People who should NOT fast include those who are underweight or have eating disorders such as anorexia, women who are pregnant or breastfeeding, and people under the age of 18.
Intermittent fasting is becoming more and more popular. And the chances that you have thought about practising intermittent fasting are particularly great if you’re already following a ketogenic diet.
The ketogenic diet and intermittent fasting work synergistically. For this reason, many people combine the two practices.
Before going into detail about how the two diets complement each other, let’s have a closer look at different intermittent fasting protocols.
6 intermittent fasting protocols
With intermittent fasting, you fast for a certain time every day. Protocols differ in fasting duration.
If you’re new to intermittent fasting and its health benefits, we recommend our introductory article on intermittent fasting.
14/10-fasting is a very beginner-friendly intermittent fasting protocol. You fast daily for 14 hours and eat within a 10-hour window. Fourteen hours may sound like a long time, but remember that you’ll be asleep for a good chunk of that time.
So you could, for instance, have breakfast at 8 am, have lunch around noon, and finish dinner by 6 pm. This is just one example; the exact timing is flexible.
16/8-fasting is the most popular intermittent fasting protocol and is also beginner-friendly. Most people following this protocol skip either breakfast or dinner. So you may eat from 8 am to 4 pm or from noon to 8 pm. You can also have three main meals within this time; you just have to move them a bit closer together.
18/6 fasting is a bit more advanced than 16/8 fasting, is it requires an additional two hours of fasting.
Most people practising the 18/6 method skip breakfast or dinner and eat just two meals per day.
OMAD or 24-hours fasting
One-Meal-A-Day (OMAD) is a very advanced intermittent fasting protocol. As its name suggests, you eat only one meal per day. Assuming that this meal doesn’t take much time to eat, you fast for almost 24 hours. For this reason, this protocol is also known as 24-hours fasting.
However, many people following OMAD still eat several courses and do take more time (up to 3-4 hours) to eat.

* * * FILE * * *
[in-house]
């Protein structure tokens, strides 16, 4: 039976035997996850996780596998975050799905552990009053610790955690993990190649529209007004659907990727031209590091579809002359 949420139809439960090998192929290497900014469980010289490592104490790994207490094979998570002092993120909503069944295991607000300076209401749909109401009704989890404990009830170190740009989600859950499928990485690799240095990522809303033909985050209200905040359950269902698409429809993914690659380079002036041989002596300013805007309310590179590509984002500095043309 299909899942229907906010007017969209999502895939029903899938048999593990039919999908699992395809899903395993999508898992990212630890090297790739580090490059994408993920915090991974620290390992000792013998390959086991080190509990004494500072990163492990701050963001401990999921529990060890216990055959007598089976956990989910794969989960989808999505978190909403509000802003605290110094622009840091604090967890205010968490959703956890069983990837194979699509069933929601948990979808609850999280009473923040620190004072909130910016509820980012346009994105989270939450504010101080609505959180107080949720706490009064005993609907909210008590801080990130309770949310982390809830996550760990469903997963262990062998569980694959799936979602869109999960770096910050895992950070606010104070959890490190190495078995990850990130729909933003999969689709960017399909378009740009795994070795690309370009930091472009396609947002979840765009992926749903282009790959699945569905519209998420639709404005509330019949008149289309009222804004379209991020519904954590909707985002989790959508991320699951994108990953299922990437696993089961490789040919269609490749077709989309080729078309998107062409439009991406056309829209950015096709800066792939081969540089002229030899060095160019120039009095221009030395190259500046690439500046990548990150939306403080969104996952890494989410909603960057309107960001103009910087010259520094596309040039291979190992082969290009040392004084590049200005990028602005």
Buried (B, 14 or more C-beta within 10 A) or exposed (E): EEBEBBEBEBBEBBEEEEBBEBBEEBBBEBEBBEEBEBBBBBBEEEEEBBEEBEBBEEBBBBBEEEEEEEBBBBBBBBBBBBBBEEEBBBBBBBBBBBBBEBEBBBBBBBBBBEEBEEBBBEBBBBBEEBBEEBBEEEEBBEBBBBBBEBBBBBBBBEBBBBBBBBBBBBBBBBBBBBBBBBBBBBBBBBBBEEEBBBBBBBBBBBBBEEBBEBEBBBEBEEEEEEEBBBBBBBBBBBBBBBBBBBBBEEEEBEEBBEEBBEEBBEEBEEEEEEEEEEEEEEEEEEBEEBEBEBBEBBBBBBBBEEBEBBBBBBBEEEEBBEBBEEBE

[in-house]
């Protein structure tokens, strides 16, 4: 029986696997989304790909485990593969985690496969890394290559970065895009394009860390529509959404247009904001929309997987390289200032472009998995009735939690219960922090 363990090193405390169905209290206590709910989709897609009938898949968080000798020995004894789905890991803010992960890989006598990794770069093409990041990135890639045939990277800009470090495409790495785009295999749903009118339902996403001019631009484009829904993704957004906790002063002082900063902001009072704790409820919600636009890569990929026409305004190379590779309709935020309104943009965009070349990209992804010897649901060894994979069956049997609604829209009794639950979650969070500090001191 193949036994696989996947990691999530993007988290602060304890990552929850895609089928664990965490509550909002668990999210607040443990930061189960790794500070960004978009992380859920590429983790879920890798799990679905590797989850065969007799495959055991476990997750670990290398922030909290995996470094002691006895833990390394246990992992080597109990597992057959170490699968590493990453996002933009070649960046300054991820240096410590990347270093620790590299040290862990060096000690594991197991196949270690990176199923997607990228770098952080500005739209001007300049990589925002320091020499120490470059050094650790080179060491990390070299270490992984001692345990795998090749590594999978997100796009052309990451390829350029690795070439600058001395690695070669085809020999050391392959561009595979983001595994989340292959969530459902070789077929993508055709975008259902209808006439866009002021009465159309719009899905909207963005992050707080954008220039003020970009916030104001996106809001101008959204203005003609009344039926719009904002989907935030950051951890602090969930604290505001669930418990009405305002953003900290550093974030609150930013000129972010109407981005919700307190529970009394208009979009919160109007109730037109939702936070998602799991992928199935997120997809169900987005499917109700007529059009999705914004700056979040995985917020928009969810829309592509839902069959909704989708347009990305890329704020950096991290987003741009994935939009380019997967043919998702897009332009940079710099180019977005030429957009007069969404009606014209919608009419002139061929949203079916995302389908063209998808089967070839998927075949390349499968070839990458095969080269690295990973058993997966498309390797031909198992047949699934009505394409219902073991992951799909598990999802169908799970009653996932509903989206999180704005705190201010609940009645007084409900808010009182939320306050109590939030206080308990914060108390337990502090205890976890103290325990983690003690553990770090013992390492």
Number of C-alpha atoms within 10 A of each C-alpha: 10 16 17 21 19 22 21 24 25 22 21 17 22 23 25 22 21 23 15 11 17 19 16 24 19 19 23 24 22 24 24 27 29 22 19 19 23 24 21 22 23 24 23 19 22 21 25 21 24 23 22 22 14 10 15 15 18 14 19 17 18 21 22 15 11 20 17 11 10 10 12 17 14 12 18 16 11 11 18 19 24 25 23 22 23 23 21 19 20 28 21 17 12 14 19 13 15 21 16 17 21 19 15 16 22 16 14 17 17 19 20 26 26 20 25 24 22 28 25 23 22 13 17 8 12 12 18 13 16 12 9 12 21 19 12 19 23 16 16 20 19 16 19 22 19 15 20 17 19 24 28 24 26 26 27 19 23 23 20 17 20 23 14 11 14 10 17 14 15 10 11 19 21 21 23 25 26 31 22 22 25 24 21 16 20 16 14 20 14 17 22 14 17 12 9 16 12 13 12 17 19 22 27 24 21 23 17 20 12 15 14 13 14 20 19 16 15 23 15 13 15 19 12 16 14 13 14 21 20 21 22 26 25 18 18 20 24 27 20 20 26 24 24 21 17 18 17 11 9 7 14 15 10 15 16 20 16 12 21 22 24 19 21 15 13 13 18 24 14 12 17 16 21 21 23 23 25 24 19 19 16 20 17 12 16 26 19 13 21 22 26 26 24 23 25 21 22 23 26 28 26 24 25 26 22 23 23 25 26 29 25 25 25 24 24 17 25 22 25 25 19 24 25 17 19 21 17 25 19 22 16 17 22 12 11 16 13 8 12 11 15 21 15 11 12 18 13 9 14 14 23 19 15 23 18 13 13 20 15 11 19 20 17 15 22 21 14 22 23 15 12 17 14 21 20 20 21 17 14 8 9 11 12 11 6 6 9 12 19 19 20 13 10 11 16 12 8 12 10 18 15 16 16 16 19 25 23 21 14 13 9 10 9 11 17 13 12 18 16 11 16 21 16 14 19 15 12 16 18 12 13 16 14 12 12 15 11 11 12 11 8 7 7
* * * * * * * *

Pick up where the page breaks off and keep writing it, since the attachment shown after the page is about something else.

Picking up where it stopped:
Alternate-Day-Fasting (ADF) is another advanced intermittent fasting protocol, and you should not try it without prior intermittent fasting experience. On this protocol, you eat only every other day, fasting for about 36 hours in between.
So, you could finish dinner by 8 pm and break your fast with a breakfast at 8 am two mornings later.
Because going without food for an entire day can be very challenging, some people also follow a modified version, which includes eating 500 – 600 kcal on the fasting day.
5/2-fasting is similar to ADF, but you only fast two days per week. These two days are usually non-consecutive.
There is also a modified version which includes eating 500 – 600 kcal per day.
You don’t have to strictly follow one particular method, and you can also combine different approaches. You can, for instance, do a 24-hour fast one or twice per week and practise 16/8-fasting on the remaining days.
Why can it be beneficial to combine the ketogenic diet with intermittent fasting?
Most people who start a ketogenic diet soon notice that their appetite decreases. The next meal simply loses its importance, and it becomes easy to skip a meal. So, when on a ketogenic diet, you almost automatically slip into intermittent fasting. Consciously practising intermittent fasting by keeping an eye on the clock is just a small step further.
But there are more good reasons to complement a ketogenic diet with intermittent fasting. These two diets work better together, as they create positive feedback loops. When it comes to weight loss, adding intermittent fasting to a keto diet can help overcome a weight loss plateau.
They reduce insulin levels
Carbs and sugars raise blood sugar levels. The pancreas then secretes insulin, which helps to bring the blood sugar back to normal. Because the ketogenic diet is low in carbs, it helps to keep insulin levels low.
But insulin still rises whenever you eat something. This is because not only carbs and sugar stimulate insulin secretion –protein does too. The safest way to keep your insulin low is, therefore, not to eat at all.